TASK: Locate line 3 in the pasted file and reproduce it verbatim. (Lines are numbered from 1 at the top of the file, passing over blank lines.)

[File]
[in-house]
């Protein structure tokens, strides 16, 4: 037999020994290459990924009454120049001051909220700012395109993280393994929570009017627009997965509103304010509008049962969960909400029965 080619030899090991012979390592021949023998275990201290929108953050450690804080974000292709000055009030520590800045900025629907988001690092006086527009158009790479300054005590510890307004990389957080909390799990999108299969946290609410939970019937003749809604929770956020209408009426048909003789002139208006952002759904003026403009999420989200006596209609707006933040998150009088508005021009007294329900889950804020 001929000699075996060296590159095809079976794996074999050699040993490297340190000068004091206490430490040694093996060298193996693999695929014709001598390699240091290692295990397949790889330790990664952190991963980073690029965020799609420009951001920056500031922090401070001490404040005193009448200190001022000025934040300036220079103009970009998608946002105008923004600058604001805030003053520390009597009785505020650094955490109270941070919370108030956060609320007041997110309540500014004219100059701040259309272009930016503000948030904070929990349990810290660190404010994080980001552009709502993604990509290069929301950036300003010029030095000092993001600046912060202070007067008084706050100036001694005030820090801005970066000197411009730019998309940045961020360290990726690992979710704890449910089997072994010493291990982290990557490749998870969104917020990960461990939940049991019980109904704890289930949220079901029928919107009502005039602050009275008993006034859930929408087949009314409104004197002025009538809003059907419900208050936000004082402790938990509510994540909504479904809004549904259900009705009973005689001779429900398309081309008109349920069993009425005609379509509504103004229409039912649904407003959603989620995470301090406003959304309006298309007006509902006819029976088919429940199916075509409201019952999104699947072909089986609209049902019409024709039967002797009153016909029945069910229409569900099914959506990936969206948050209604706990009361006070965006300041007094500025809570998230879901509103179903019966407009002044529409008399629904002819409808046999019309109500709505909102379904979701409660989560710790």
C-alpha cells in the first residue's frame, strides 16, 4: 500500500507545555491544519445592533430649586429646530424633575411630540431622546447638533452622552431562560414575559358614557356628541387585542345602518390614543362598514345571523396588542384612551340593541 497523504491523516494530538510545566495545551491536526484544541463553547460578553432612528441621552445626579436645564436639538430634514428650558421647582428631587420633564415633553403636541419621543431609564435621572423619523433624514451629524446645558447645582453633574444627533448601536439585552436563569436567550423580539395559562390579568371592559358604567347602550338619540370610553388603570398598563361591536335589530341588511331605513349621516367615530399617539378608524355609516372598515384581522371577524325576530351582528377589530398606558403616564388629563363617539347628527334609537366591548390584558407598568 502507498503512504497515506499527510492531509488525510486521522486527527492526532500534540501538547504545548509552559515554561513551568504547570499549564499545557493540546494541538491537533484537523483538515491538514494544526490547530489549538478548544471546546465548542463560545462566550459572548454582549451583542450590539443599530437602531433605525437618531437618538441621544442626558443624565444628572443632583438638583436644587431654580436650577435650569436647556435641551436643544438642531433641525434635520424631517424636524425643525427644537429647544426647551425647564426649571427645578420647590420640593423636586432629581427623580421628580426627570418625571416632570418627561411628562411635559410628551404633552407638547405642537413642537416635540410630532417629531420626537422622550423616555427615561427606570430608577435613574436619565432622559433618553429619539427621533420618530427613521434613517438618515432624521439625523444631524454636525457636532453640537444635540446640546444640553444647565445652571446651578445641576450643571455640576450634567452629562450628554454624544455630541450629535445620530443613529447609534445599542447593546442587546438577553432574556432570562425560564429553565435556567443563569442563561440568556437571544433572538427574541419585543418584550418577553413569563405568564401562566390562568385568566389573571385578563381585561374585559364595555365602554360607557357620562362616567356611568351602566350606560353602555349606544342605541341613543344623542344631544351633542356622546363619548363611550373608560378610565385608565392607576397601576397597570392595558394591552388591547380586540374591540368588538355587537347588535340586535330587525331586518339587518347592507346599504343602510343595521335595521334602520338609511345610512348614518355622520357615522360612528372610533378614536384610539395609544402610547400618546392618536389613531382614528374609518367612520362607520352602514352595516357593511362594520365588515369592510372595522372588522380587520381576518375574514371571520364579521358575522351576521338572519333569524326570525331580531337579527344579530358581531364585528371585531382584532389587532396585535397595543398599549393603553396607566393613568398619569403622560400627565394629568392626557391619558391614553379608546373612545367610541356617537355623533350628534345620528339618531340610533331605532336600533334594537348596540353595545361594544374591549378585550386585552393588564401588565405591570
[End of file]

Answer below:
C-alpha cells in the first residue's frame, strides 16, 4: 500500500507545555491544519445592533430649586429646530424633575411630540431622546447638533452622552431562560414575559358614557356628541387585542345602518390614543362598514345571523396588542384612551340593541 497523504491523516494530538510545566495545551491536526484544541463553547460578553432612528441621552445626579436645564436639538430634514428650558421647582428631587420633564415633553403636541419621543431609564435621572423619523433624514451629524446645558447645582453633574444627533448601536439585552436563569436567550423580539395559562390579568371592559358604567347602550338619540370610553388603570398598563361591536335589530341588511331605513349621516367615530399617539378608524355609516372598515384581522371577524325576530351582528377589530398606558403616564388629563363617539347628527334609537366591548390584558407598568 502507498503512504497515506499527510492531509488525510486521522486527527492526532500534540501538547504545548509552559515554561513551568504547570499549564499545557493540546494541538491537533484537523483538515491538514494544526490547530489549538478548544471546546465548542463560545462566550459572548454582549451583542450590539443599530437602531433605525437618531437618538441621544442626558443624565444628572443632583438638583436644587431654580436650577435650569436647556435641551436643544438642531433641525434635520424631517424636524425643525427644537429647544426647551425647564426649571427645578420647590420640593423636586432629581427623580421628580426627570418625571416632570418627561411628562411635559410628551404633552407638547405642537413642537416635540410630532417629531420626537422622550423616555427615561427606570430608577435613574436619565432622559433618553429619539427621533420618530427613521434613517438618515432624521439625523444631524454636525457636532453640537444635540446640546444640553444647565445652571446651578445641576450643571455640576450634567452629562450628554454624544455630541450629535445620530443613529447609534445599542447593546442587546438577553432574556432570562425560564429553565435556567443563569442563561440568556437571544433572538427574541419585543418584550418577553413569563405568564401562566390562568385568566389573571385578563381585561374585559364595555365602554360607557357620562362616567356611568351602566350606560353602555349606544342605541341613543344623542344631544351633542356622546363619548363611550373608560378610565385608565392607576397601576397597570392595558394591552388591547380586540374591540368588538355587537347588535340586535330587525331586518339587518347592507346599504343602510343595521335595521334602520338609511345610512348614518355622520357615522360612528372610533378614536384610539395609544402610547400618546392618536389613531382614528374609518367612520362607520352602514352595516357593511362594520365588515369592510372595522372588522380587520381576518375574514371571520364579521358575522351576521338572519333569524326570525331580531337579527344579530358581531364585528371585531382584532389587532396585535397595543398599549393603553396607566393613568398619569403622560400627565394629568392626557391619558391614553379608546373612545367610541356617537355623533350628534345620528339618531340610533331605532336600533334594537348596540353595545361594544374591549378585550386585552393588564401588565405591570